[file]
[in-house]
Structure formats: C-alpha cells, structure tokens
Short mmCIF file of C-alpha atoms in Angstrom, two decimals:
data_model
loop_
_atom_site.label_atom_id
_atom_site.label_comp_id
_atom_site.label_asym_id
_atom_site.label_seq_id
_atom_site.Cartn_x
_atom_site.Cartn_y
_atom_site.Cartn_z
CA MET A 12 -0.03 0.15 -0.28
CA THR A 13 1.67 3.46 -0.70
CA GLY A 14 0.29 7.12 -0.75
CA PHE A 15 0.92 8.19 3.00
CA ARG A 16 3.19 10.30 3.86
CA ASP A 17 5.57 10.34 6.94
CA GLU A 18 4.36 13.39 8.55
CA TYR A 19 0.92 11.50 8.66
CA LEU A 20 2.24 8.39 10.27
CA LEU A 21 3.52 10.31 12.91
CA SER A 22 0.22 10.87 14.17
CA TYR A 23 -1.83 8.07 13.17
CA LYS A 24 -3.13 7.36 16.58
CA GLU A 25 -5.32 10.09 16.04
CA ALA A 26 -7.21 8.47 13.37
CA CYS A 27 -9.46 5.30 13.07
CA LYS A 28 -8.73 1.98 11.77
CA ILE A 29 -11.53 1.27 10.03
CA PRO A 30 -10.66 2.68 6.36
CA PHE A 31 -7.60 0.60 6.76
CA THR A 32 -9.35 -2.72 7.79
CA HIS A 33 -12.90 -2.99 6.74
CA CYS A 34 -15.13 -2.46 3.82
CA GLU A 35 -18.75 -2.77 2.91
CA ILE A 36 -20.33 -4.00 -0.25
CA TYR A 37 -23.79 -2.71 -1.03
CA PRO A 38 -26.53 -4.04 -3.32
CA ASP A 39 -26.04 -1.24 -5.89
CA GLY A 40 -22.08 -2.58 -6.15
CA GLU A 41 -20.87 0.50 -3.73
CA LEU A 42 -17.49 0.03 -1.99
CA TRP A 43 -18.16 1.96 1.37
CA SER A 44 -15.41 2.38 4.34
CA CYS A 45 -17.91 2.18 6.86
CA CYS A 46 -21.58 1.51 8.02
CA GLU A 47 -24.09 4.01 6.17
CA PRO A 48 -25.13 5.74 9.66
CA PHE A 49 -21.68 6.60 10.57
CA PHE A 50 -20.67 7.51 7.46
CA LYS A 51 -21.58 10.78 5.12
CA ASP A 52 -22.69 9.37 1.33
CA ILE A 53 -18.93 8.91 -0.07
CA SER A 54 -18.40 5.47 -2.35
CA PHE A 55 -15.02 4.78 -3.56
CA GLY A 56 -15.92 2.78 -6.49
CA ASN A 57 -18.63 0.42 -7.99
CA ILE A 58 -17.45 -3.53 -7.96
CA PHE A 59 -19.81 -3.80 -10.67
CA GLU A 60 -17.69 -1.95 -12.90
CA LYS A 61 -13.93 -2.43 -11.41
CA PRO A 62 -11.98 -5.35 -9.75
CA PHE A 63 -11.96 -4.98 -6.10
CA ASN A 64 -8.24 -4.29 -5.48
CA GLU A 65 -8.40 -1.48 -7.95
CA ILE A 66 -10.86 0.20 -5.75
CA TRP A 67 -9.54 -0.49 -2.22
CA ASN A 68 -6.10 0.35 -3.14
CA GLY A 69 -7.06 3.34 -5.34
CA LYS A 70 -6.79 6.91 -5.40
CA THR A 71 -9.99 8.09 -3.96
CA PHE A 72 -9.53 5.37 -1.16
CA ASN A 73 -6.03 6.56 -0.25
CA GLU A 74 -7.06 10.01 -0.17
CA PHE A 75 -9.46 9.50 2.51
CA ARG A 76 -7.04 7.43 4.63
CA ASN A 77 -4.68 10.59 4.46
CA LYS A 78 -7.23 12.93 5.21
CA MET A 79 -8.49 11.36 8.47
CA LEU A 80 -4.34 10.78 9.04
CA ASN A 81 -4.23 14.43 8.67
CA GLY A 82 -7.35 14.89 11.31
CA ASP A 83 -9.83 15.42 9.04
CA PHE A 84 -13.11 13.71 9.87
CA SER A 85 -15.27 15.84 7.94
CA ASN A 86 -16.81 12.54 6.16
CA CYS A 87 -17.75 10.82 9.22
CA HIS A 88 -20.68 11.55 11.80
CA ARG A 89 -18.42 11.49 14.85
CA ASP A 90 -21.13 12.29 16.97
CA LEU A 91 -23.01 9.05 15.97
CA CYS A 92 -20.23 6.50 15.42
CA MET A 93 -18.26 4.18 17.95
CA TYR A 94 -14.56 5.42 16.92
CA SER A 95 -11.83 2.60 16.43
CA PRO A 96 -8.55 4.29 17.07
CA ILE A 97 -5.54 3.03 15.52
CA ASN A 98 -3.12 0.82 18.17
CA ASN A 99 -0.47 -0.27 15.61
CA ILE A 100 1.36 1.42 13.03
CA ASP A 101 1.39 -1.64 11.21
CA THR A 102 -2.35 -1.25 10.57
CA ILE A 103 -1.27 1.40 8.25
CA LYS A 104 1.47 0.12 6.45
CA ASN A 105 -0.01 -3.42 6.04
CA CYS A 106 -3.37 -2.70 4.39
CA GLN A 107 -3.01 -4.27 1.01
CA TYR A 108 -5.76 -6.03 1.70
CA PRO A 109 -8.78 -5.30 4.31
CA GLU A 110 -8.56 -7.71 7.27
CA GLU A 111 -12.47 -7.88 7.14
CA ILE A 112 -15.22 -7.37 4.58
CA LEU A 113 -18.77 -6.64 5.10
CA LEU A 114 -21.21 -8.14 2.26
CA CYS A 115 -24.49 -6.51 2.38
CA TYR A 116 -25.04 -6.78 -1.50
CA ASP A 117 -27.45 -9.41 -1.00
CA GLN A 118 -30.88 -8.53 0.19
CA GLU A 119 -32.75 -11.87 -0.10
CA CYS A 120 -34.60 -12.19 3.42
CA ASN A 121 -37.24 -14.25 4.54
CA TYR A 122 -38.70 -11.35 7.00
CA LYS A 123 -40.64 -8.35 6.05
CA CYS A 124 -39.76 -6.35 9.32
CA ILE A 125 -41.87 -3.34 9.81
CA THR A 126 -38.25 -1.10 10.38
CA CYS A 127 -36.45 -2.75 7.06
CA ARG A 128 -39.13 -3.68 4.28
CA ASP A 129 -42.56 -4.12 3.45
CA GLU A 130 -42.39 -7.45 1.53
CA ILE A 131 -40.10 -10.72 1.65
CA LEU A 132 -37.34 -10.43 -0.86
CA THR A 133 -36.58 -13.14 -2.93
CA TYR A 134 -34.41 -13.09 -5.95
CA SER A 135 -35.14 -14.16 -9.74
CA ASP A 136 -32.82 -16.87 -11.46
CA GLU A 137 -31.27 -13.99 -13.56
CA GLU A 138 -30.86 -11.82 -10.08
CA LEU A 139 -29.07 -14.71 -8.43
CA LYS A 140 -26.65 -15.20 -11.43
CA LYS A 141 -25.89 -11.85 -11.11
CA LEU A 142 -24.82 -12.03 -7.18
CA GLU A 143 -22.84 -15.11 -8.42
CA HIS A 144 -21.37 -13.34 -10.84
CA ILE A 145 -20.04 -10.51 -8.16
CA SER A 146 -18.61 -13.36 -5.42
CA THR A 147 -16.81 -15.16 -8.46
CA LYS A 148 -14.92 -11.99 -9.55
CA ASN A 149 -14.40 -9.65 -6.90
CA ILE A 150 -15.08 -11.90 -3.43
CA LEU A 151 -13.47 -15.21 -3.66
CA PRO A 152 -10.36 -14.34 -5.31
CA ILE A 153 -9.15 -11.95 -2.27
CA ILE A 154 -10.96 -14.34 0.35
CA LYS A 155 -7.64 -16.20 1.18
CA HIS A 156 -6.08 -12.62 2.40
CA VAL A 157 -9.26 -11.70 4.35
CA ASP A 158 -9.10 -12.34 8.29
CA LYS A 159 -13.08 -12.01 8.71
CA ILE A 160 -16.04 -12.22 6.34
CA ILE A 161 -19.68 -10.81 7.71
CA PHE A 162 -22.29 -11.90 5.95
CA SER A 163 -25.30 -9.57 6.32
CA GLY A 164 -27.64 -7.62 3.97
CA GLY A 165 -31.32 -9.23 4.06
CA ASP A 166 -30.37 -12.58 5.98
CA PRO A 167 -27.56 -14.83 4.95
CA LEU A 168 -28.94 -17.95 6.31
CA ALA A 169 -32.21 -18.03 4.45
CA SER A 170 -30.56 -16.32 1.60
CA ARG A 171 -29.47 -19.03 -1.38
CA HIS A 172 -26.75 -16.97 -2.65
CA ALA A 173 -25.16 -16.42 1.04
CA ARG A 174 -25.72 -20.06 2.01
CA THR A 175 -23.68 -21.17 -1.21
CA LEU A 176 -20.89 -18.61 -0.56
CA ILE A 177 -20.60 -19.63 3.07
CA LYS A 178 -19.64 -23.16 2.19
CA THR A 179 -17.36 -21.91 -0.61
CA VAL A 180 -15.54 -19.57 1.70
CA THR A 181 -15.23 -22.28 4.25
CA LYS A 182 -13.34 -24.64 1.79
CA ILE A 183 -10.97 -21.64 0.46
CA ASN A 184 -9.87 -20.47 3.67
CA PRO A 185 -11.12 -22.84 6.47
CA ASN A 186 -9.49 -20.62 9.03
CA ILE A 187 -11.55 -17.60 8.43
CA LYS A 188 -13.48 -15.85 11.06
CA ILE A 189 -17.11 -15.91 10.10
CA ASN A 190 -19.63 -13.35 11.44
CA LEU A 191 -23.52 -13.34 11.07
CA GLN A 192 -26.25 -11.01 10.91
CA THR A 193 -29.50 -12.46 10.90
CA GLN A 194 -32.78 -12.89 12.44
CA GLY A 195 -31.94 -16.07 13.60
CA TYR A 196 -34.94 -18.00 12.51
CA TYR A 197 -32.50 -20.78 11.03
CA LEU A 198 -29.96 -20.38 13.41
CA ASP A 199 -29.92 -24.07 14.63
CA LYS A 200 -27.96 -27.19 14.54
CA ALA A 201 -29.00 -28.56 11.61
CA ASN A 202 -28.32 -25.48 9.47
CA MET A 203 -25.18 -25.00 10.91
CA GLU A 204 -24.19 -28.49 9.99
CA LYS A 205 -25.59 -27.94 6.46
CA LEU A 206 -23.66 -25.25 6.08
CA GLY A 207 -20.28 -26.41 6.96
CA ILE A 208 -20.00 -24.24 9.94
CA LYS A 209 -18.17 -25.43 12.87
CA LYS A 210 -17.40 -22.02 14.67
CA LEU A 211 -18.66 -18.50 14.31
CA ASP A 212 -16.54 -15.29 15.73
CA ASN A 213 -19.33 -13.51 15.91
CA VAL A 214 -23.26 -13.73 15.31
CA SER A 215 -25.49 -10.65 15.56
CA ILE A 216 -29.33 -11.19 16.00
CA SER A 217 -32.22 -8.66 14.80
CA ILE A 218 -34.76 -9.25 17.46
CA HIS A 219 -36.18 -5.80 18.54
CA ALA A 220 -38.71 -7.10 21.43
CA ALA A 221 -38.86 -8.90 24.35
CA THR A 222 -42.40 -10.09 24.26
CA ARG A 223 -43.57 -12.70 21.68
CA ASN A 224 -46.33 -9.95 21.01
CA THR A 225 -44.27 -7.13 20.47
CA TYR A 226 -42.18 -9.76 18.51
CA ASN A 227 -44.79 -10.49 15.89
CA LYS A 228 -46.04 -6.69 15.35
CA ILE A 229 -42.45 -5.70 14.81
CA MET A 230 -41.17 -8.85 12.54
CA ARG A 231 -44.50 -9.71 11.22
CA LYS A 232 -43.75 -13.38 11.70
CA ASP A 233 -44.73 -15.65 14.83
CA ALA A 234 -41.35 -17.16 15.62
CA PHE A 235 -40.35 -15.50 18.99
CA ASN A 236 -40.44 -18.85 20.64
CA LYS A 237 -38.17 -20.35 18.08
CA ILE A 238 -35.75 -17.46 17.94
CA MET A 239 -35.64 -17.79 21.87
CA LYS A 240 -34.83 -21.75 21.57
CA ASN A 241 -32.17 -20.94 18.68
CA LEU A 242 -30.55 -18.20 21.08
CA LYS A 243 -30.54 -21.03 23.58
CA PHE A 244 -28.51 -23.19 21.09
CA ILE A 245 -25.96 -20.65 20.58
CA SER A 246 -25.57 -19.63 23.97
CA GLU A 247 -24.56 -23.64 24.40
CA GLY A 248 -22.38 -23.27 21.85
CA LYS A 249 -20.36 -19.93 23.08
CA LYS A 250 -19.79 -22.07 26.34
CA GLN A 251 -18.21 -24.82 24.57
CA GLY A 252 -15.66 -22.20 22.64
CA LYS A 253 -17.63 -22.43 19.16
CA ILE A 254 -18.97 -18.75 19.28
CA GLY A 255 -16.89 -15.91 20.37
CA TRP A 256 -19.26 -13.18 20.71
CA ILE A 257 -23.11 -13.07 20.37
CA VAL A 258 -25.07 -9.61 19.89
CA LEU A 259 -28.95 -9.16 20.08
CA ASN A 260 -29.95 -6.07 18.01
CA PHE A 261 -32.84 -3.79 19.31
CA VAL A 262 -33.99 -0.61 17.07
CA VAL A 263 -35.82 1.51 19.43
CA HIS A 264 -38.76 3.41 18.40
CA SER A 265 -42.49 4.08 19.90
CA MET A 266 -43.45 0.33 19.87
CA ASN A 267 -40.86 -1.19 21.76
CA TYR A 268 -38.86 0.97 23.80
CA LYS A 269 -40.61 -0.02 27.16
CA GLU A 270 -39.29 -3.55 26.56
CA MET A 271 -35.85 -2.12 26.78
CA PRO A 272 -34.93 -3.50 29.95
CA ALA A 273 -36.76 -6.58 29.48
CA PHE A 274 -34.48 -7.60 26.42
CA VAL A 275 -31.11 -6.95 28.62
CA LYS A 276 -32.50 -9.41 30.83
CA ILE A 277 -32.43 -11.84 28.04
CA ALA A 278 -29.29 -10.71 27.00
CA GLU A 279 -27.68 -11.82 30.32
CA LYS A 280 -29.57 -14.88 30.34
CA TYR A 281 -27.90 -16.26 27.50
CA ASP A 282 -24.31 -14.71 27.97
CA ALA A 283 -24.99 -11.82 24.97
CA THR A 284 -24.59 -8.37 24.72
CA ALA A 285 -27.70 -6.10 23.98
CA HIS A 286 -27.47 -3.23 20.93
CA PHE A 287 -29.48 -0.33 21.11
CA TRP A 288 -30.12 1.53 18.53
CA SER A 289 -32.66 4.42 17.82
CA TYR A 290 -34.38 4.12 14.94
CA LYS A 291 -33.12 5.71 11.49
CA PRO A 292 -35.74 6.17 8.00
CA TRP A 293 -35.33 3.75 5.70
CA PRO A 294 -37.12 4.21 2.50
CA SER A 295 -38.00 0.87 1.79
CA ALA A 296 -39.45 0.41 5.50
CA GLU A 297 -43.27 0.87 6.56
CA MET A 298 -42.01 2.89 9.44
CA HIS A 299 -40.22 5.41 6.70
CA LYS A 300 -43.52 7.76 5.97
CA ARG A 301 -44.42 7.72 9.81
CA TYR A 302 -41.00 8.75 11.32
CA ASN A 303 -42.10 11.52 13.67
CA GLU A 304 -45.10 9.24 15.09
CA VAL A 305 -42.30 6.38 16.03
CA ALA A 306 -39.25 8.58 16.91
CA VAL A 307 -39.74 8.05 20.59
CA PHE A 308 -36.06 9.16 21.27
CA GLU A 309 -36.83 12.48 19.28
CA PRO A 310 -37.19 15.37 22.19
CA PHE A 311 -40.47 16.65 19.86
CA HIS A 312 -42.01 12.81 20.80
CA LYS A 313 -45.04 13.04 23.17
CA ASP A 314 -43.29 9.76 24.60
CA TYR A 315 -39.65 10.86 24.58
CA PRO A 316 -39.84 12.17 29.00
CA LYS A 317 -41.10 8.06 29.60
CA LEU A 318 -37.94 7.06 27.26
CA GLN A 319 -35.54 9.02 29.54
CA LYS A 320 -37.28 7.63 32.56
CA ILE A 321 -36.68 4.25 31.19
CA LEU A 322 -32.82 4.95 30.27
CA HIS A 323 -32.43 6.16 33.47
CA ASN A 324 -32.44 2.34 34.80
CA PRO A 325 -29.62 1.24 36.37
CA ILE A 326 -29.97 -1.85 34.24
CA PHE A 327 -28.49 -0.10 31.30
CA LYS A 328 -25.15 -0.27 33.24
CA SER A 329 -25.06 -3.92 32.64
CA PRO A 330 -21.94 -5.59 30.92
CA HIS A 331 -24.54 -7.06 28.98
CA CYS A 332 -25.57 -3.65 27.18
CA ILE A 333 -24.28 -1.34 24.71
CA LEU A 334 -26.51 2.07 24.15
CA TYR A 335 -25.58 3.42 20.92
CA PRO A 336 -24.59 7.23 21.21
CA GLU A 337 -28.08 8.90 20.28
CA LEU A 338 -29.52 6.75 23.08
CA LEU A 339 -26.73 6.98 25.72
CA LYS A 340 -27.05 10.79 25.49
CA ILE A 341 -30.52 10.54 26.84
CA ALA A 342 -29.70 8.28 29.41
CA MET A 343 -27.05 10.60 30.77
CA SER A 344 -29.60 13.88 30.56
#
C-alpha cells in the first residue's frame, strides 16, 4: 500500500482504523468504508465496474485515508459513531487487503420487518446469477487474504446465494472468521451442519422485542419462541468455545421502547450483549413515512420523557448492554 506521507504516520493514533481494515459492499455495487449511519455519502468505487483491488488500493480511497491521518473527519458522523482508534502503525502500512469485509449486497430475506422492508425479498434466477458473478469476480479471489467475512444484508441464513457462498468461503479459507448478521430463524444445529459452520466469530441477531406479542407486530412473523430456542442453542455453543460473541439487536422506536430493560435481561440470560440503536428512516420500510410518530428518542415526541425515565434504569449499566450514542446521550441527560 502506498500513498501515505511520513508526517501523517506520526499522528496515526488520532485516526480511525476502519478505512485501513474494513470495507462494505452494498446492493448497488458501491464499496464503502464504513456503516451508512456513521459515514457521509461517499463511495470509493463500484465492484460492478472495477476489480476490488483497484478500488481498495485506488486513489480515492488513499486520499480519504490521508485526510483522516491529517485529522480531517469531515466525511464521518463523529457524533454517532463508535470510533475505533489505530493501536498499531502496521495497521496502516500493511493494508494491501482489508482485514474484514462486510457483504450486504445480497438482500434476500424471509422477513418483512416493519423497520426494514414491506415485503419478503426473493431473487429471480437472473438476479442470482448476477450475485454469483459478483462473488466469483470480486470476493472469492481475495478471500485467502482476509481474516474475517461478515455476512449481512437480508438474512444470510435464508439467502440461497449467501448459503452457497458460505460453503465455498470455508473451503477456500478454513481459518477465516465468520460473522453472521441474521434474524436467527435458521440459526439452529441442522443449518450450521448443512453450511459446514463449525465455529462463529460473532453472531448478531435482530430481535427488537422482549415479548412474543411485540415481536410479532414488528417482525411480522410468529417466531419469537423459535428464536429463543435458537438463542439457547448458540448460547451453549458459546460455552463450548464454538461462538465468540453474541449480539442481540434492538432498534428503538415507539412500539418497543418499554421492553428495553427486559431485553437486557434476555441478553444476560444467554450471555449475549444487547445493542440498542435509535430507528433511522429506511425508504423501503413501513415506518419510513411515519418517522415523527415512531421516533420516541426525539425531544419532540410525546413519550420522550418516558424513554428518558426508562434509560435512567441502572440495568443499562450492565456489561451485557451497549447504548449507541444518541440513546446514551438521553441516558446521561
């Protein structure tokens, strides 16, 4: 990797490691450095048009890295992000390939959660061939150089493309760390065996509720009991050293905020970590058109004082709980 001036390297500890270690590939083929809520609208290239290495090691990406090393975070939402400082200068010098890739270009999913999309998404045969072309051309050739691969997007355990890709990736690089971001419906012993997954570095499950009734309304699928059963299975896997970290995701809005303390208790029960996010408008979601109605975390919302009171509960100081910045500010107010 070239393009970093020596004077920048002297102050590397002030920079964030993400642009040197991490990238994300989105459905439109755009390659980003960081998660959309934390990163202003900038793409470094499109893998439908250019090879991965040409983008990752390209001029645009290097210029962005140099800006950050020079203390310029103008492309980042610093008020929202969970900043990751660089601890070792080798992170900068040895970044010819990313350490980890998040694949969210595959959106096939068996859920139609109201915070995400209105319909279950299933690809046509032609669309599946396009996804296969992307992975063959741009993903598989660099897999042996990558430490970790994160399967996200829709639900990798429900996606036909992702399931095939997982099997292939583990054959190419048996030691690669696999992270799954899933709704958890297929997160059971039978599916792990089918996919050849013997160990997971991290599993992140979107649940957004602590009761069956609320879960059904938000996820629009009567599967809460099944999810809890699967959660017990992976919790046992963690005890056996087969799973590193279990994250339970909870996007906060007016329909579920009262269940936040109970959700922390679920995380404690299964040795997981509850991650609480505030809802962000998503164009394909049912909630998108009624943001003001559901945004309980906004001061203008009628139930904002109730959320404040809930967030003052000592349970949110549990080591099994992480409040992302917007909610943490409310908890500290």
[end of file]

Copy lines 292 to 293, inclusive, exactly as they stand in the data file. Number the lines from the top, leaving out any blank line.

CA LYS A 291 -33.12 5.71 11.49
CA PRO A 292 -35.74 6.17 8.00